The city was sacked in AD 253 by the Goths, but when Diocletian made the city his capital in 283 AD he undertook grand restorations and built an enormous palace, an armory, mint and new shipyards.
The ruins of Nicomedia are buried beneath the densely populated modern city of İzmit, which has largely obstructed comprehensive excavation. Before the urbanization of the 20th century occurred, select ruins of the Roman-era city could be seen, most prominently sections of the Roman defensive walls which surrounded the city and multiple aqueducts which once supplied Nicomedia's water. Other monuments include the foundations of a 2nd-century AD marble nymphaeum on İstanbul street, a large cistern in the city's Jewish cemetery, and parts of the harbor wall.
The 1999 İzmit earthquake, which seriously damaged most of the city, also led to major discoveries of ancient Nicomedia during the subsequent debris clearing. A wealth of ancient statuary was uncovered, including statues of Hercules, Athena, Diocletian and Constantine.
In the years after the earthquake, the Izmit Provincial Cultural Directorate appropriated small areas for excavation, including the site identified as Diocletian's Palace and a nearby Roman theatre. In April 2016 a more extensive excavation of the palace was begun under the supervision of the Kocaeli Museum, which estimated that the site covers 60,000 square meters (196,850 square feet).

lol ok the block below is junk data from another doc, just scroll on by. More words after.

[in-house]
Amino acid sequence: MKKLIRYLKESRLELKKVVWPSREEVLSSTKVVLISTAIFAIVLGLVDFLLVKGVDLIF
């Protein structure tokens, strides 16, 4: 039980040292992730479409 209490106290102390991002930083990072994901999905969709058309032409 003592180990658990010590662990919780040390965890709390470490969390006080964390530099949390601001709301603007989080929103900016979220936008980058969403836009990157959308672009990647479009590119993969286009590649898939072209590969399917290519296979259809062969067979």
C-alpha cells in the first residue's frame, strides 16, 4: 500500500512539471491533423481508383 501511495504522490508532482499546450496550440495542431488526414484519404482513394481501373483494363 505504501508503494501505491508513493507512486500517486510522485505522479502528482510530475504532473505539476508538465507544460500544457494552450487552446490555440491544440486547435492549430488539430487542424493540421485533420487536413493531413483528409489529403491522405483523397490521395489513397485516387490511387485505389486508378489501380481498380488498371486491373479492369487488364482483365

Constantine I, also known as Constantine the Great, was a Roman emperor from 306 to 337. Born in Naissus, Dacia Mediterranea, he was the son of Flavius Constantius, an Illyrian army officer who became one of the four emperors of the Tetrarchy. His mother, Helena, was Greek and of low birth. Constantine served with distinction under emperors Diocletian and Galerius campaigning in the eastern provinces against barbarians and the Persians, before being recalled west in 305 to fight under his father in Britain. After his father's death in 306, Constantine was acclaimed as emperor by the army at Eboracum (York). He emerged victorious in the civil wars against emperors Maxentius and Licinius to become sole ruler of the Roman Empire by 324.
Diocletian was a Roman emperor from 284 to 305. Born to a family of low status in Dalmatia, Diocletian rose through the ranks of the military to become a cavalry commander of the Emperor Carus's army. After the deaths of Carus and his son Numerian on campaign in Persia, Diocletian was proclaimed emperor. The title was also claimed by Carus's surviving son, Carinus, but Diocletian defeated him in the Battle of the Margus.
The Tetrarchy is the term adopted to describe the system of government of the ancient Roman Empire instituted by Roman Emperor Diocletian in 293, marking the end of the Crisis of the Third Century and the recovery of the Roman Empire. The government of the empire was divided between the two senior emperors, the augusti, and their juniors and designated successors, the caesares.
The 300s decade ran from January 1, 300, to December 31, 309.
The following outline is provided as an overview of and topical guide to ancient Rome: